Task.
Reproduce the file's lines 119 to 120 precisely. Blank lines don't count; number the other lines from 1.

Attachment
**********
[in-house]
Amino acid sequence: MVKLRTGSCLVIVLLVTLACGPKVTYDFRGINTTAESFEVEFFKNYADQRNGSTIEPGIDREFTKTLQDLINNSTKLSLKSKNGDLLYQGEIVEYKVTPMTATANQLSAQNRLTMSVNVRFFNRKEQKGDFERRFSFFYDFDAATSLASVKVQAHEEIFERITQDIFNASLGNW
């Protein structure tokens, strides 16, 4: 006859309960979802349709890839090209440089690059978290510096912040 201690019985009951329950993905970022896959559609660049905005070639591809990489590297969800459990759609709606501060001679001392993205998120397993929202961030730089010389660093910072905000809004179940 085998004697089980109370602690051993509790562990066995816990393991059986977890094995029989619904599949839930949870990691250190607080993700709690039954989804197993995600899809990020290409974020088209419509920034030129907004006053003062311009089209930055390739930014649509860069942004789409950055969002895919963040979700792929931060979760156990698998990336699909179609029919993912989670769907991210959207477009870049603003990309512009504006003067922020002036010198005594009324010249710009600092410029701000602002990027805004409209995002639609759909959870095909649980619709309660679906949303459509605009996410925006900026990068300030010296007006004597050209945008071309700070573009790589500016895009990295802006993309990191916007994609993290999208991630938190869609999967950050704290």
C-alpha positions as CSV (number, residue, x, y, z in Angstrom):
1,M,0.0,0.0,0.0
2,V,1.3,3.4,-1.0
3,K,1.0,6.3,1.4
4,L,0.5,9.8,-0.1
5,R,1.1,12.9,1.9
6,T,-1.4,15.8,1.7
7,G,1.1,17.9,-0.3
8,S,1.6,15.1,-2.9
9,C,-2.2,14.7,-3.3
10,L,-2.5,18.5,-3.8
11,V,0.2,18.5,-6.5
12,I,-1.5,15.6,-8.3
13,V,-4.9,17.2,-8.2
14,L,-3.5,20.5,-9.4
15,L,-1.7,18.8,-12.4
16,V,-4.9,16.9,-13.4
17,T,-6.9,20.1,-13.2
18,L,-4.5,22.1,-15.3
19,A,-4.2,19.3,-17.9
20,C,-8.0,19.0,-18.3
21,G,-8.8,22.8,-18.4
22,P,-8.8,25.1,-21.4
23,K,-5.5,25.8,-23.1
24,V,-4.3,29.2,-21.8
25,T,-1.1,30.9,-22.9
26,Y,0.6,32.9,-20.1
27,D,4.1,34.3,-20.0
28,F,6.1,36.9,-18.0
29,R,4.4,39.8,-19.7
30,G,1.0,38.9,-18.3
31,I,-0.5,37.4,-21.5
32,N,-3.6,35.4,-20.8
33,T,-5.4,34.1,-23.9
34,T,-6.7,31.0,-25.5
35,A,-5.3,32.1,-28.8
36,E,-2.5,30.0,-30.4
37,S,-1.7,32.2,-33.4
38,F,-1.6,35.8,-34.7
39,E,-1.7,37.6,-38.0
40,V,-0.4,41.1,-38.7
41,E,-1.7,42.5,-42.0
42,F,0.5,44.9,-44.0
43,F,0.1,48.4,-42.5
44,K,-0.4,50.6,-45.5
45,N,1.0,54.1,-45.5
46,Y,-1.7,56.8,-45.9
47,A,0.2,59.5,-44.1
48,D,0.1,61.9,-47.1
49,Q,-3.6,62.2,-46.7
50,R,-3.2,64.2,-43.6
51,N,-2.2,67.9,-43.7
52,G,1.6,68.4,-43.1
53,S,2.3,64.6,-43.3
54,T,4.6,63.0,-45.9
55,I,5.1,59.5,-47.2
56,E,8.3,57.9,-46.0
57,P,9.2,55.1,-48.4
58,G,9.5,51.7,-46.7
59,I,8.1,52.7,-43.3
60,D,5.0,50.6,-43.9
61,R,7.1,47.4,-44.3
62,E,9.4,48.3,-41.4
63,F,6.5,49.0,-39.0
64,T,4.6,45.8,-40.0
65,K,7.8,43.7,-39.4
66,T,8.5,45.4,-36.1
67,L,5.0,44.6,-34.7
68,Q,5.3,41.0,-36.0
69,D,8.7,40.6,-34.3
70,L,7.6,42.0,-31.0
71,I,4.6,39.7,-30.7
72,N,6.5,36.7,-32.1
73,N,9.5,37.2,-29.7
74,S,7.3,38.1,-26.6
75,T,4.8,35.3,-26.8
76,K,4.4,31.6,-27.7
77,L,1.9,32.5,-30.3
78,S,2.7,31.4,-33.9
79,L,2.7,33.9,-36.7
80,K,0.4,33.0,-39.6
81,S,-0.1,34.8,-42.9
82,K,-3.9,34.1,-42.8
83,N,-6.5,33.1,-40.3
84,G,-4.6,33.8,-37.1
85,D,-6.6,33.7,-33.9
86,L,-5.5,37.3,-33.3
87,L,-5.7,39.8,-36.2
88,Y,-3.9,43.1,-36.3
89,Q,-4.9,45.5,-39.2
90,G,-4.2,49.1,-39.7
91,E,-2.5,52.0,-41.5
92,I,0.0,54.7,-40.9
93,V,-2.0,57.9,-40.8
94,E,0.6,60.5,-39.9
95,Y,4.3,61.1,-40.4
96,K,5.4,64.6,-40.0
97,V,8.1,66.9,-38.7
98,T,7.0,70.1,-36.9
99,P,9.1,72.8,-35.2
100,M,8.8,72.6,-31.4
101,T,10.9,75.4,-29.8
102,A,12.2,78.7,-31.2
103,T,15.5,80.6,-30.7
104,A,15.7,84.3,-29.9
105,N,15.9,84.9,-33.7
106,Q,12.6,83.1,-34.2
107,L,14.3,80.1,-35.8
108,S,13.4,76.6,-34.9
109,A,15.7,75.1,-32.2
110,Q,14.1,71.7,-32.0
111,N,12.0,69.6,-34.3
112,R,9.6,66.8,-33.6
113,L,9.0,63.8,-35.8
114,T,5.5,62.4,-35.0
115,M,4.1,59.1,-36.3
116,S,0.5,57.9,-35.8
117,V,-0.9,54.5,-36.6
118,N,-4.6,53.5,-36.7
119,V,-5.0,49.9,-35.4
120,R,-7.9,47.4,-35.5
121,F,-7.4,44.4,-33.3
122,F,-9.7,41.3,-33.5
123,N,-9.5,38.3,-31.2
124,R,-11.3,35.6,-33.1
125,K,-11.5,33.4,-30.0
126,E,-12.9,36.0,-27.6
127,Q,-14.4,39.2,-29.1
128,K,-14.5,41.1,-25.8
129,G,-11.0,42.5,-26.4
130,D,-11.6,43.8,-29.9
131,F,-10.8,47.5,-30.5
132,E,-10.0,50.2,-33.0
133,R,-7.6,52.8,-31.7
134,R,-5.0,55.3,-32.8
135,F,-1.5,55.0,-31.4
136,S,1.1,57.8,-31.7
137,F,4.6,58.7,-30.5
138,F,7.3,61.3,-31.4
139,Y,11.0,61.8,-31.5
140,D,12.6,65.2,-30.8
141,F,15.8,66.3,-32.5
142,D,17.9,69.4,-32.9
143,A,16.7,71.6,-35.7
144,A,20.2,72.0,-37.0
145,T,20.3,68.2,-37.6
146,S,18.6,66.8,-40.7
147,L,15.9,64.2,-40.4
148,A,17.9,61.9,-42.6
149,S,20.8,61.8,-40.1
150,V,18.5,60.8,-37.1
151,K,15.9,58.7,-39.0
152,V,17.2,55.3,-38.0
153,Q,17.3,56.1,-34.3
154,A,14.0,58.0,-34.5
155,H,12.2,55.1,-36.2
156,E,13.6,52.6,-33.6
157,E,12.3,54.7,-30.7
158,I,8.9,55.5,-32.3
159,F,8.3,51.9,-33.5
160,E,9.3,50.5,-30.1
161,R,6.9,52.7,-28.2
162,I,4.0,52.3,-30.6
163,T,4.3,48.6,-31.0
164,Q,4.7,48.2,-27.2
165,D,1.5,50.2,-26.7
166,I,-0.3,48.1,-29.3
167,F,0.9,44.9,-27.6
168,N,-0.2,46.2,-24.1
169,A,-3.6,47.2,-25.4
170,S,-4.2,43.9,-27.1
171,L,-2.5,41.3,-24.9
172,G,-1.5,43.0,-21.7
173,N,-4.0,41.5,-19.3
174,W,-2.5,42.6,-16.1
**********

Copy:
115,M,4.1,59.1,-36.3
116,S,0.5,57.9,-35.8